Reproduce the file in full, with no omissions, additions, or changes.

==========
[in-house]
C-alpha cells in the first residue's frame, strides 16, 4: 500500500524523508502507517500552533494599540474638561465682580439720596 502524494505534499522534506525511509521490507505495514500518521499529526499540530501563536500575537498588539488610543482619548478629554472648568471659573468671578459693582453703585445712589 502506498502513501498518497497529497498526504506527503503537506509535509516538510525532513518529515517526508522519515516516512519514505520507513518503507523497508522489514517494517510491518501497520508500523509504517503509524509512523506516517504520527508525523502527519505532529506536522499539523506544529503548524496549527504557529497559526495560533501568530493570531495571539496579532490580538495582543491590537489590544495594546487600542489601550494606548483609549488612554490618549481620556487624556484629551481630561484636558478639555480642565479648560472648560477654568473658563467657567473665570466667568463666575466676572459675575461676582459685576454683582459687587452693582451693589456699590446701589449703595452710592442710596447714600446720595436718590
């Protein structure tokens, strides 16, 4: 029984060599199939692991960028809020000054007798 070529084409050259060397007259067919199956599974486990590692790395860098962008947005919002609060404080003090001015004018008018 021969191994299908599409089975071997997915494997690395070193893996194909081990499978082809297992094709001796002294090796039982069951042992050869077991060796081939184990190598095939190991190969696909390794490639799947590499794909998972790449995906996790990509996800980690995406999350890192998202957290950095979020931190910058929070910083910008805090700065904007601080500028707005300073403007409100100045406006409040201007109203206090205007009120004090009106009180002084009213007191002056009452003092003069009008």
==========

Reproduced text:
[in-house]
C-alpha cells in the first residue's frame, strides 16, 4: 500500500524523508502507517500552533494599540474638561465682580439720596 502524494505534499522534506525511509521490507505495514500518521499529526499540530501563536500575537498588539488610543482619548478629554472648568471659573468671578459693582453703585445712589 502506498502513501498518497497529497498526504506527503503537506509535509516538510525532513518529515517526508522519515516516512519514505520507513518503507523497508522489514517494517510491518501497520508500523509504517503509524509512523506516517504520527508525523502527519505532529506536522499539523506544529503548524496549527504557529497559526495560533501568530493570531495571539496579532490580538495582543491590537489590544495594546487600542489601550494606548483609549488612554490618549481620556487624556484629551481630561484636558478639555480642565479648560472648560477654568473658563467657567473665570466667568463666575466676572459675575461676582459685576454683582459687587452693582451693589456699590446701589449703595452710592442710596447714600446720595436718590
């Protein structure tokens, strides 16, 4: 029984060599199939692991960028809020000054007798 070529084409050259060397007259067919199956599974486990590692790395860098962008947005919002609060404080003090001015004018008018 021969191994299908599409089975071997997915494997690395070193893996194909081990499978082809297992094709001796002294090796039982069951042992050869077991060796081939184990190598095939190991190969696909390794490639799947590499794909998972790449995906996790990509996800980690995406999350890192998202957290950095979020931190910058929070910083910008805090700065904007601080500028707005300073403007409100100045406006409040201007109203206090205007009120004090009106009180002084009213007191002056009452003092003069009008």